Chapter 12: Exploitation of the Female Image
Chapter 13: Modern Medicine for the Modern Woman
Chapter 14: Lesbians in Sport & Society
Chapter 15: The Closing of the Twentieth Century
Chapter 16: Sports & Abuse
Chapter 17: The Fourth Wave of Women in Sports & Society
Chapter 18: Transgender Female Athletes in Sport
Chapter 19: Title IX in the New Millenium
Chapter 20: Game Changers
Chapter 21: Where Do We Go from Here?
Postscript: Regarding the Women Who Participated in this Book
About the Author
Allred, who competed on the first U.S. women’s bobsled team in 1994, spotlights in her incisive debut a host of women in sports and their transformative accomplishments. The female athletes highlighted include household names, as well as those largely unknown, and race is often a factor. Black basketball player Alma English Byrd led her team to win the Arkansas state basketball championship in 1939, despite “having never played on a wood floor before the tournament”; high jumper Dorothy Cure was the first Black woman to set a national record in 1914 for the running broad jump; and tennis star Althea Gibson “transcended her sport during times of racial inequity and violence” and won both Wimbledon and the U.S. Nationals in the 1950s. Other chapters discuss how patriarchal ideas of modesty shaped the history of women’s sporting attire, detail polarizing public policies about the inclusion of transgender female athletes in women’s sports, and examine how second-wave feminism in the 1960s and 1970s emboldened women to compete in previously male-dominated sports. Allred’s prose is direct, and she lucidly explains how these pioneers have challenged gender and racial stereotypes. The result is an enlightening account of women trailblazers.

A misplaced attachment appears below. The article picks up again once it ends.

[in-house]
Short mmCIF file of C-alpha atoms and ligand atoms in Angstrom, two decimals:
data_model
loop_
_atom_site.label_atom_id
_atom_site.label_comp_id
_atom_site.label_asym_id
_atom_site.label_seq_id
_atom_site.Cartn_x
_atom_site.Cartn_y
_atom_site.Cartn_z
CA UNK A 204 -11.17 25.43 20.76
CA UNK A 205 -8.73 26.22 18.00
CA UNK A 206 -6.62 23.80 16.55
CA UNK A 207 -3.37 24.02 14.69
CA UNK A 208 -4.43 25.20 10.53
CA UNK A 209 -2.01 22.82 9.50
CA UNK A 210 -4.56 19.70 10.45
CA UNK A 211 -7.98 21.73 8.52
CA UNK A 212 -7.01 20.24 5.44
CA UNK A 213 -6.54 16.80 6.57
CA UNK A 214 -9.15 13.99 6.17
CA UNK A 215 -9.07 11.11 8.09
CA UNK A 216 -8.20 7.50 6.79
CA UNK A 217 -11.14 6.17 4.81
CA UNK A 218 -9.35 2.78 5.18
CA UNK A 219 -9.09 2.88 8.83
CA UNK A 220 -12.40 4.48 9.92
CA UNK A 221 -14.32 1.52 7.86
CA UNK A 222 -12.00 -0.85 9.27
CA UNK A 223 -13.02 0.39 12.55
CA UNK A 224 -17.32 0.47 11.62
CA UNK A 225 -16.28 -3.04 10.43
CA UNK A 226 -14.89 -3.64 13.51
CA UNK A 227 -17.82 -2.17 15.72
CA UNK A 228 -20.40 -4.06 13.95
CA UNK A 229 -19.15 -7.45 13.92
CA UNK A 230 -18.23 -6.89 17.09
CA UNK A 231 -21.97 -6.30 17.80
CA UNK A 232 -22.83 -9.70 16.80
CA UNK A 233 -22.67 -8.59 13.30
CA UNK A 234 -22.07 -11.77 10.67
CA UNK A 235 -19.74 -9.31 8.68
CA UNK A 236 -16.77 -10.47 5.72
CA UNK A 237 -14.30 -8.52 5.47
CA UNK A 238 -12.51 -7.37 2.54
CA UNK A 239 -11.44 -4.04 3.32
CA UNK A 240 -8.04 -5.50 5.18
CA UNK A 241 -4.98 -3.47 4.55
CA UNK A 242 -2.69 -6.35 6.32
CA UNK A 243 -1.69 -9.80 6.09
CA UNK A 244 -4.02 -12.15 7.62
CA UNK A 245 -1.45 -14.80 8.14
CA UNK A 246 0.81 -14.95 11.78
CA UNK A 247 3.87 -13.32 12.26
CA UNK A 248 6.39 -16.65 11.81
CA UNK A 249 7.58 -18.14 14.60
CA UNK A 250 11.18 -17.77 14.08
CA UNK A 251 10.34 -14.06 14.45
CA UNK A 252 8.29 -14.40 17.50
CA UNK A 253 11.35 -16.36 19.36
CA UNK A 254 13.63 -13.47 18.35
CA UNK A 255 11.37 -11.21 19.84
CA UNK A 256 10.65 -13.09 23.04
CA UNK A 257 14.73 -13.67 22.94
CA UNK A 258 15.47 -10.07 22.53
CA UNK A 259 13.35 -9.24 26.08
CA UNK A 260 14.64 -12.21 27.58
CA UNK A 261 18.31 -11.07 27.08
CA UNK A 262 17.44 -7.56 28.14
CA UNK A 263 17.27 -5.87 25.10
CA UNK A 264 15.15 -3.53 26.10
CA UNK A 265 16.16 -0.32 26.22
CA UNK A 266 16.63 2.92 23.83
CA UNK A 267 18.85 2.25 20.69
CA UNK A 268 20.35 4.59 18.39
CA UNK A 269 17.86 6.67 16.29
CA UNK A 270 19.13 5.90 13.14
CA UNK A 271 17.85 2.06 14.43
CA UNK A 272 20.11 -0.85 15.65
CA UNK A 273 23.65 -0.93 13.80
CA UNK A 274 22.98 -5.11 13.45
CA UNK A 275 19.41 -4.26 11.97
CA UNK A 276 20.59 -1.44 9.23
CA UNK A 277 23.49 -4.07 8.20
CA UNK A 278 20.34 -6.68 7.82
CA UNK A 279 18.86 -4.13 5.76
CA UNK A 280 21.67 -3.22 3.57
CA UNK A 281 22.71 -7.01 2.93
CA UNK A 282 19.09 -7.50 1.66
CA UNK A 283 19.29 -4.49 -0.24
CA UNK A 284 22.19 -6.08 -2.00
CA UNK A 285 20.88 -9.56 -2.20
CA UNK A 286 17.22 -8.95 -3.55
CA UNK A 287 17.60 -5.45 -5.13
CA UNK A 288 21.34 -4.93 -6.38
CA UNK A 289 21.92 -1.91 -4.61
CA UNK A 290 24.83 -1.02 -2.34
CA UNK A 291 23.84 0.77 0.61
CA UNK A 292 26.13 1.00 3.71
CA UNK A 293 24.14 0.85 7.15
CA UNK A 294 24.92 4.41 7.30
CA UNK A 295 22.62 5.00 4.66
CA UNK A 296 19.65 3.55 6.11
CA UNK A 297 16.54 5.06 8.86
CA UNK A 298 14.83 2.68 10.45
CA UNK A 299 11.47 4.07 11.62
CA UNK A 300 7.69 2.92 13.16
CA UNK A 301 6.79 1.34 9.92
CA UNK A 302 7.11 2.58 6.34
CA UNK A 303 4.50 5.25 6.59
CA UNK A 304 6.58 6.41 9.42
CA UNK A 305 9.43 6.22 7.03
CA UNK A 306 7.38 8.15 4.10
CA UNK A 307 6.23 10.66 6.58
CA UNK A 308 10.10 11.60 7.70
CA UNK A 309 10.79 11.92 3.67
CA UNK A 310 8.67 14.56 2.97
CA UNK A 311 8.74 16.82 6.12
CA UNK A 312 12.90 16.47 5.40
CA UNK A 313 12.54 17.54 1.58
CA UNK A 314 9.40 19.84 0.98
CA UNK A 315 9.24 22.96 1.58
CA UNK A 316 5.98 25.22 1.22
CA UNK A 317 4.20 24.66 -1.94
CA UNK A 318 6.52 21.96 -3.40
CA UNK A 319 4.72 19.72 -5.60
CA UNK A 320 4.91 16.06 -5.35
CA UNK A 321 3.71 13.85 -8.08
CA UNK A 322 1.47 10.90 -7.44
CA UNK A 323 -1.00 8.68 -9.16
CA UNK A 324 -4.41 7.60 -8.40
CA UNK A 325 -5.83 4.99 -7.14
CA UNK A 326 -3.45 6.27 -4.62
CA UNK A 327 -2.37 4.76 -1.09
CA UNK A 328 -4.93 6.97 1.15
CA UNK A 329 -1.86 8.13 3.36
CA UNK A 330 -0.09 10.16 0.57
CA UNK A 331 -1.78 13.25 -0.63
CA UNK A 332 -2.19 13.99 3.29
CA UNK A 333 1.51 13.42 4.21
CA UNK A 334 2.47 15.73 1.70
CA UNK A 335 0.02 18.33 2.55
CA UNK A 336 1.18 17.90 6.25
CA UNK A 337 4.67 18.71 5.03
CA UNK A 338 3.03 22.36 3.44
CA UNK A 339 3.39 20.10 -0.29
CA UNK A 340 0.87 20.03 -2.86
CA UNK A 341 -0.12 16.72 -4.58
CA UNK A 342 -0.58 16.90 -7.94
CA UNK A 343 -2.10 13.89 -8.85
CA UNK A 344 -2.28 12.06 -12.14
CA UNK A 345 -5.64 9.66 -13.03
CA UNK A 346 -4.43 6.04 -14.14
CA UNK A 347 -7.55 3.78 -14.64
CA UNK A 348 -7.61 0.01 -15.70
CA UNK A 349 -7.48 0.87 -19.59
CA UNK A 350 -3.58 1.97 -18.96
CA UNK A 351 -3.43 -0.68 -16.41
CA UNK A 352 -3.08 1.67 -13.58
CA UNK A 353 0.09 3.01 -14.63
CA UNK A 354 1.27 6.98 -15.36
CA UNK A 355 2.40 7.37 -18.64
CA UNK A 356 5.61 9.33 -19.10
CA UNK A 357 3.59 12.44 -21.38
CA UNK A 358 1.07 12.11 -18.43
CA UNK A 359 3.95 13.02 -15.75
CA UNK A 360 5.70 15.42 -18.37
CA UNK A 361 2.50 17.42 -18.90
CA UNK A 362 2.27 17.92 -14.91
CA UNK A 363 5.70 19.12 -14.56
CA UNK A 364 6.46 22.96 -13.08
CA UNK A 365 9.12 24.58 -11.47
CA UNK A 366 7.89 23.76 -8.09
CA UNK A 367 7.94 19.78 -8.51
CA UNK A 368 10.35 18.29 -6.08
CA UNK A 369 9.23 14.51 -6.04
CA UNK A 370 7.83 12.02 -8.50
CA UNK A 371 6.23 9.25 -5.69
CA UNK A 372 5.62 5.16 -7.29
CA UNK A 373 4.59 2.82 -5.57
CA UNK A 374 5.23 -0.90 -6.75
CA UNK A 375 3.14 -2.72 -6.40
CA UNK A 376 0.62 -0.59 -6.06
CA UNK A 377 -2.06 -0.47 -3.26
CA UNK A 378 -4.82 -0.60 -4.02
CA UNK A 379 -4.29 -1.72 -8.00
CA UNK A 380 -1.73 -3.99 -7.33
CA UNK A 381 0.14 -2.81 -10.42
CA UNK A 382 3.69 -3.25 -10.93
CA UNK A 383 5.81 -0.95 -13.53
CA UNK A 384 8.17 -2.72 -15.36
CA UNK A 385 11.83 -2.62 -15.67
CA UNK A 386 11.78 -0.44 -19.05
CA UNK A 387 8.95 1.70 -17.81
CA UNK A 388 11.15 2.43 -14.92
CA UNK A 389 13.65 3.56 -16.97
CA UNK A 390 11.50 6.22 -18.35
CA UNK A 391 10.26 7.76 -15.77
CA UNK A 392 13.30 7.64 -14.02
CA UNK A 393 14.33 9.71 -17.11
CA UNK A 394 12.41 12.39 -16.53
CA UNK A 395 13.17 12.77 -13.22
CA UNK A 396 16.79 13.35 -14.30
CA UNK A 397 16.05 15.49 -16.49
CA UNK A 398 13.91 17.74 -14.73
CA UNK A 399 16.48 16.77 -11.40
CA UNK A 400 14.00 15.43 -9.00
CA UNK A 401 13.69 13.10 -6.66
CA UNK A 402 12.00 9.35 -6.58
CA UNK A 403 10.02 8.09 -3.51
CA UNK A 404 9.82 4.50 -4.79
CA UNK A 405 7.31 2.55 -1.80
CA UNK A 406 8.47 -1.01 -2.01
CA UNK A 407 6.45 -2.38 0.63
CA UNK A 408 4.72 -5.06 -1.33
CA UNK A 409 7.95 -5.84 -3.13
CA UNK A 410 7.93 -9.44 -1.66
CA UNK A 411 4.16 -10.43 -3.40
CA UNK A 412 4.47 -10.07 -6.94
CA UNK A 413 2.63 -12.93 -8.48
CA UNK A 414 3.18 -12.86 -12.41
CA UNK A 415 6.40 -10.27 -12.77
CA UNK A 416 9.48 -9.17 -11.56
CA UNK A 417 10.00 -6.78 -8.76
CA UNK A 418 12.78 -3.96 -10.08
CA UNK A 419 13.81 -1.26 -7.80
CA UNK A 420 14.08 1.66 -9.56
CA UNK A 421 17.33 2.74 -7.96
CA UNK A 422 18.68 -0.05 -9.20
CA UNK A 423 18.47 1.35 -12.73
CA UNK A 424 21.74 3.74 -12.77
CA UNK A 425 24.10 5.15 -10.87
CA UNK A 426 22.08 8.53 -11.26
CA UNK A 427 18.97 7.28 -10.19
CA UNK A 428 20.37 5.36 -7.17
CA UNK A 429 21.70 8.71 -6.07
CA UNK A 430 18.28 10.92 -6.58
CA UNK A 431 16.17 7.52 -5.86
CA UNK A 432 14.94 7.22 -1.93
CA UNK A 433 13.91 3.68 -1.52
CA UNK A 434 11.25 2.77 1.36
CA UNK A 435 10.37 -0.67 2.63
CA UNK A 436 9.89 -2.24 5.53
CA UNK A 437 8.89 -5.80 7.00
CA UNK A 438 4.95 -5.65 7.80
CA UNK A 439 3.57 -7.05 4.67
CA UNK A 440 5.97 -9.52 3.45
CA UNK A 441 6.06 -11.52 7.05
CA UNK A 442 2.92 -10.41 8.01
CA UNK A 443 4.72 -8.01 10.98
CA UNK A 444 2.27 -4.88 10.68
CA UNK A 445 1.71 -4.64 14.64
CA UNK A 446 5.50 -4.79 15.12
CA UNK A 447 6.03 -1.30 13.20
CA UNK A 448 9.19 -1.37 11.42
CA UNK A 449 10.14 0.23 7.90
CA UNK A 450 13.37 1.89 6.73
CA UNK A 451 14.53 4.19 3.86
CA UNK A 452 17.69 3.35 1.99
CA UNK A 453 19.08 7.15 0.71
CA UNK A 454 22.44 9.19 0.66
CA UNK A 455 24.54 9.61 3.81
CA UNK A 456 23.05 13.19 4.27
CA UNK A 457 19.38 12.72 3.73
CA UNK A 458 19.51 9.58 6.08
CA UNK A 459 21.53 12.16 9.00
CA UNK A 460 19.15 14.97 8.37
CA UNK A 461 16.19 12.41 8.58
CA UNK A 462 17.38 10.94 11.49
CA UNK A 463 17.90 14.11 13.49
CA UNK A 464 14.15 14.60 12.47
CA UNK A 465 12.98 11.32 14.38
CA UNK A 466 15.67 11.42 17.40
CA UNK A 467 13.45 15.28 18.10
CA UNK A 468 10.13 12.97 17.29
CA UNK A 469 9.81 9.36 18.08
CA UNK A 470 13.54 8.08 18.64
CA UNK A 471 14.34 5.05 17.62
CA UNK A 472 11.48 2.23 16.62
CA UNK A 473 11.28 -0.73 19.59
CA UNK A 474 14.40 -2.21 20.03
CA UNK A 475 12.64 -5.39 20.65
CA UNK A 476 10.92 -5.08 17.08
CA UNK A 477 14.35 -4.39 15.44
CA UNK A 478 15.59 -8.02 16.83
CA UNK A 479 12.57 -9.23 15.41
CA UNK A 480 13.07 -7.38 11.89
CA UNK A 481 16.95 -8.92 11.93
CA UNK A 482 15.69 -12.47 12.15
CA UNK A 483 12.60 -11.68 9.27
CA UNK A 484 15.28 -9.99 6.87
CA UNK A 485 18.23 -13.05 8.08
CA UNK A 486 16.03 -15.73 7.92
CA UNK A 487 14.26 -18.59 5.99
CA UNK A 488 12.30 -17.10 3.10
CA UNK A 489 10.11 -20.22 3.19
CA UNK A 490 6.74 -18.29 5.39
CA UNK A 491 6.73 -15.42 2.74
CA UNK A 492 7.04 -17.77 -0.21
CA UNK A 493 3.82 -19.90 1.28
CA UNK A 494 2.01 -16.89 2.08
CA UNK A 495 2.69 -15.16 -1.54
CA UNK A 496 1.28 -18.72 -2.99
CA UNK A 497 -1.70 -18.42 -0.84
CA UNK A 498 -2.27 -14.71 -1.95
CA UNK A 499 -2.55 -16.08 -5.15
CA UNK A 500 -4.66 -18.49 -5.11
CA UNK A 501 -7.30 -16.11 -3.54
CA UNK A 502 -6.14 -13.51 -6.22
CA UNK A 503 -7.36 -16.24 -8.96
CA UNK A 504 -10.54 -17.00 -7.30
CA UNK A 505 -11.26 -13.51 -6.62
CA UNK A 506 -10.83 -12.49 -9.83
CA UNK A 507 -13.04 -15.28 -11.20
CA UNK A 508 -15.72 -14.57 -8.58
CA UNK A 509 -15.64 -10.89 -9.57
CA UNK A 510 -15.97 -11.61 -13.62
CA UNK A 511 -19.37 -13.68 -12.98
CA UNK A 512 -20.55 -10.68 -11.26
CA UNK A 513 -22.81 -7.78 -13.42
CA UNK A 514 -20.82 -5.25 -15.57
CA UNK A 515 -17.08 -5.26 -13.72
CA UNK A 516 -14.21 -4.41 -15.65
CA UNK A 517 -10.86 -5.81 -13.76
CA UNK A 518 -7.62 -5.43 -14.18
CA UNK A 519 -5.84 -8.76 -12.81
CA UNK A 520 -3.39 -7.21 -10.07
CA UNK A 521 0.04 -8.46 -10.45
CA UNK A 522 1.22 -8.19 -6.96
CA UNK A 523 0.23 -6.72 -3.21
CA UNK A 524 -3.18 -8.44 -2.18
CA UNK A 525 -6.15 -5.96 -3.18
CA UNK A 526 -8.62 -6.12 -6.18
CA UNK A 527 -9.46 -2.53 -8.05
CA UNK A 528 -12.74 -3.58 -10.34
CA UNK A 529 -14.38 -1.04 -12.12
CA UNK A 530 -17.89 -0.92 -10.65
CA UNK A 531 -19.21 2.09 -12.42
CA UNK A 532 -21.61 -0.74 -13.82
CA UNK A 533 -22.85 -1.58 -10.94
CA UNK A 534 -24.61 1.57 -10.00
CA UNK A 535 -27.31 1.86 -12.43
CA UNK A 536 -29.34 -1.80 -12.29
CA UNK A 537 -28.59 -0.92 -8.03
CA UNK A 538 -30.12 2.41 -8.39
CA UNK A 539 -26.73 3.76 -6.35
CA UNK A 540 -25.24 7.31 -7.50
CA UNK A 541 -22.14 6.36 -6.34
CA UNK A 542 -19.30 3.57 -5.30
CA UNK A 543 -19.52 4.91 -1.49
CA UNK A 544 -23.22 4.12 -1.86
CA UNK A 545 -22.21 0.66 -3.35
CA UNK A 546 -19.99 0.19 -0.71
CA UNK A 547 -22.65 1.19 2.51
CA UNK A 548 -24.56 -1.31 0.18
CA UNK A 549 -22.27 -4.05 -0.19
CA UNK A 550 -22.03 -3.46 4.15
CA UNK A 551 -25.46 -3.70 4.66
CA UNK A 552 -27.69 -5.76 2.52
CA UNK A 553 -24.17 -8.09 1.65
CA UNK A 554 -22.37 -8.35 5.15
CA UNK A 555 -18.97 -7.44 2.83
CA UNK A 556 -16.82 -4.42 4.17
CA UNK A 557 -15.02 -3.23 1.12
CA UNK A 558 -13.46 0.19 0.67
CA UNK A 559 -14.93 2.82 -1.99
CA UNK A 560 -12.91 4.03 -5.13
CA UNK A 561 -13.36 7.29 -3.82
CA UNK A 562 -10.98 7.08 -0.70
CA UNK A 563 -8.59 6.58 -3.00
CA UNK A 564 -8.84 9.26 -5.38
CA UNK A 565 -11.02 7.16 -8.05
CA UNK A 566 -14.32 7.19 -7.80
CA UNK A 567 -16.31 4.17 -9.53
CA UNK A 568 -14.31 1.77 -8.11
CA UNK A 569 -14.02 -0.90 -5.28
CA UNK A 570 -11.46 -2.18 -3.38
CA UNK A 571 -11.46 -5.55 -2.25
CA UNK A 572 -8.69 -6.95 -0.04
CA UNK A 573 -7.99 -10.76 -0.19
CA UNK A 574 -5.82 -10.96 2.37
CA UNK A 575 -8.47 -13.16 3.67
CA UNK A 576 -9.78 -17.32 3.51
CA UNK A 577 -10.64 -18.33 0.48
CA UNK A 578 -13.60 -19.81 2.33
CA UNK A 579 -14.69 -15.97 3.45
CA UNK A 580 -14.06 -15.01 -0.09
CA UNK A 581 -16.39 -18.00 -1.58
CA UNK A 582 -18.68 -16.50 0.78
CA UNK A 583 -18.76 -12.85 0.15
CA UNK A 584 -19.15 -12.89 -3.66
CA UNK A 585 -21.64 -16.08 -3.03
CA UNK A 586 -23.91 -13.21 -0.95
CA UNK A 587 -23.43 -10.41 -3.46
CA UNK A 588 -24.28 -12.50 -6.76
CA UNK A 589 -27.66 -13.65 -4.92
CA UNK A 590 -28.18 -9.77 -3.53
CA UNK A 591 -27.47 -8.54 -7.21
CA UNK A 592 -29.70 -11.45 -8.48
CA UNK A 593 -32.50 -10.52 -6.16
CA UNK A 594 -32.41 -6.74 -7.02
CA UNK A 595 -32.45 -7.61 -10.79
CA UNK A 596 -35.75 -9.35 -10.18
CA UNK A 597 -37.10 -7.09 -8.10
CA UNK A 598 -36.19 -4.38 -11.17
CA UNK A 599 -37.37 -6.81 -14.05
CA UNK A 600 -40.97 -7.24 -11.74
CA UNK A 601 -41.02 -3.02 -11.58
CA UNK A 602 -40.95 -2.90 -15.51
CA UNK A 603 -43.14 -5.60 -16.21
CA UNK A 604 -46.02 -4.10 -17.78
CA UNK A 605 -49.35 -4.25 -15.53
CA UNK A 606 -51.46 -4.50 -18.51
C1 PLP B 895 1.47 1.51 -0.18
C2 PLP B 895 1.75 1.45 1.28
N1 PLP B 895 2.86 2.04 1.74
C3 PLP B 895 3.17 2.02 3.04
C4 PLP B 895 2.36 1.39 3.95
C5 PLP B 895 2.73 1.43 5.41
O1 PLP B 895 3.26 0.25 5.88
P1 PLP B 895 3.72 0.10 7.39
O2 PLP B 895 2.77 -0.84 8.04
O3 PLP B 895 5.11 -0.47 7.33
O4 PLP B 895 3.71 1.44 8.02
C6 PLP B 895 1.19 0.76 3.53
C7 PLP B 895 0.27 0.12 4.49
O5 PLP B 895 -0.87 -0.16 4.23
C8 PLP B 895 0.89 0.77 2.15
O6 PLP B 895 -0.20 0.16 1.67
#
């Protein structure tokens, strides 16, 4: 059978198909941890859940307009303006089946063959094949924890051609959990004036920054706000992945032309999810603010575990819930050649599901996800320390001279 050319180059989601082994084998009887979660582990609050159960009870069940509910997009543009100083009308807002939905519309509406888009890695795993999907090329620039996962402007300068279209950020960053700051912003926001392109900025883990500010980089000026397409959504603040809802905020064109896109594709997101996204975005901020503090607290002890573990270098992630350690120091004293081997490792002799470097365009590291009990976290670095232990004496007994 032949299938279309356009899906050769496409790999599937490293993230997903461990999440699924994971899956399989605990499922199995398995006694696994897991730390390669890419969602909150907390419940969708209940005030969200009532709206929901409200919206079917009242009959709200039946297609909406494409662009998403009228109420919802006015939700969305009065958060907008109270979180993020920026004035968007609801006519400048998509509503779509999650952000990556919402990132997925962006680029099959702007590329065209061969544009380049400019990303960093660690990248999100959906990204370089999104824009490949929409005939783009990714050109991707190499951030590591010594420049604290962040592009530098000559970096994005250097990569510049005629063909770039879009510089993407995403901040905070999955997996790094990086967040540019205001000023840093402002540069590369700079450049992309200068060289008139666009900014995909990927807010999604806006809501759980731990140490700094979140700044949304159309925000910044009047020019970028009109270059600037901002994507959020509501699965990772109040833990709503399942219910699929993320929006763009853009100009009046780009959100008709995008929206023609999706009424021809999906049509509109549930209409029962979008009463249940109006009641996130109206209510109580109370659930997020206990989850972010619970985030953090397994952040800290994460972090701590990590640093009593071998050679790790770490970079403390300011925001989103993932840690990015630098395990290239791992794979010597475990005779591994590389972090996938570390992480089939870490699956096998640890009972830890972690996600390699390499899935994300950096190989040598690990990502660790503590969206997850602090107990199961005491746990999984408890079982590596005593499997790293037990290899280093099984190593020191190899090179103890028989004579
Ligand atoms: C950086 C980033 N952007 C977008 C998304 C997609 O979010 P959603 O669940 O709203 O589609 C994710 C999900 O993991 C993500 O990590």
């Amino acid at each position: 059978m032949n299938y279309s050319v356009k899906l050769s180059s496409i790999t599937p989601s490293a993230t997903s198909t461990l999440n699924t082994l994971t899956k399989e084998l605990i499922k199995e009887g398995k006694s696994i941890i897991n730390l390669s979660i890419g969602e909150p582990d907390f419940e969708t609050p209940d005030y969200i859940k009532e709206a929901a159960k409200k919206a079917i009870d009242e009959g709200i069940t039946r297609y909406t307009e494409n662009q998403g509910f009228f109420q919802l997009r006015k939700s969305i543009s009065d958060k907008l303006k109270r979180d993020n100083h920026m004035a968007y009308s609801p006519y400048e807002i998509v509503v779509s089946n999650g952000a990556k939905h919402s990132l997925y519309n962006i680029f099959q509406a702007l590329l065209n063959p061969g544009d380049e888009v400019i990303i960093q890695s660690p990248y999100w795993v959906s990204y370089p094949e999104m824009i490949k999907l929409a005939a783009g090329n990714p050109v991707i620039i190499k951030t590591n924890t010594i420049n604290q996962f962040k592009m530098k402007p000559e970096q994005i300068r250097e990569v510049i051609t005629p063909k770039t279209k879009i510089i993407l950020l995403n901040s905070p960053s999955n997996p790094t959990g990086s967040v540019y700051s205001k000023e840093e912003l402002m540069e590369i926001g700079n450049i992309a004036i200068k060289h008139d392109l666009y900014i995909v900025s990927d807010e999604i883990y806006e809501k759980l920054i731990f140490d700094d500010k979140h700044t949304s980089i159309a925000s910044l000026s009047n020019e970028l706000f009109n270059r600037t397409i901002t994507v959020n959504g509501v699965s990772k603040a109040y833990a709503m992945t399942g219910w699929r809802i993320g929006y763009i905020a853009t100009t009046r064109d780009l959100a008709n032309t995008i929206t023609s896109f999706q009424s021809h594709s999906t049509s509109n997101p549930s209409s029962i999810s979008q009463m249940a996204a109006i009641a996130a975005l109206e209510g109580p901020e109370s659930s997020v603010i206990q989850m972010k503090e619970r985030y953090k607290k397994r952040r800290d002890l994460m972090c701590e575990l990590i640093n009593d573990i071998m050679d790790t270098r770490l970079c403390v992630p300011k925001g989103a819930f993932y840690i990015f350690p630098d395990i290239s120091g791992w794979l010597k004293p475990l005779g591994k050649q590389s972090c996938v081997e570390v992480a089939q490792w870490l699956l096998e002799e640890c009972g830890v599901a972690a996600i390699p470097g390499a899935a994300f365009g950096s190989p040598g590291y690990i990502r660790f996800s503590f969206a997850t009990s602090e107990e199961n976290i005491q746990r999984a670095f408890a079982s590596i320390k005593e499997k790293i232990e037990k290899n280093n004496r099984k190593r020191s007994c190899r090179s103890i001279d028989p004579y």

Allred, an athlete activist and professor of sports and exercise science, made sports history when she was named to the first U.S. women’s bobsled team and won the U.S. Nationals in 1994, when she was four months pregnant. This well-documented book covers a lot of ground, tracing the traditional roles, challenges, and triumphs of women (not just female athletes) throughout history, from ancient Greece, Asia, and Africa to the modern day…. Allfred celebrates women and their hard-earned advances on the playing field and in achieving personal freedom, but also delivers a striking reminder of how much work is yet to be done. A significant contribution to women’s studies. [Also a] useful overview for teens studying women's history.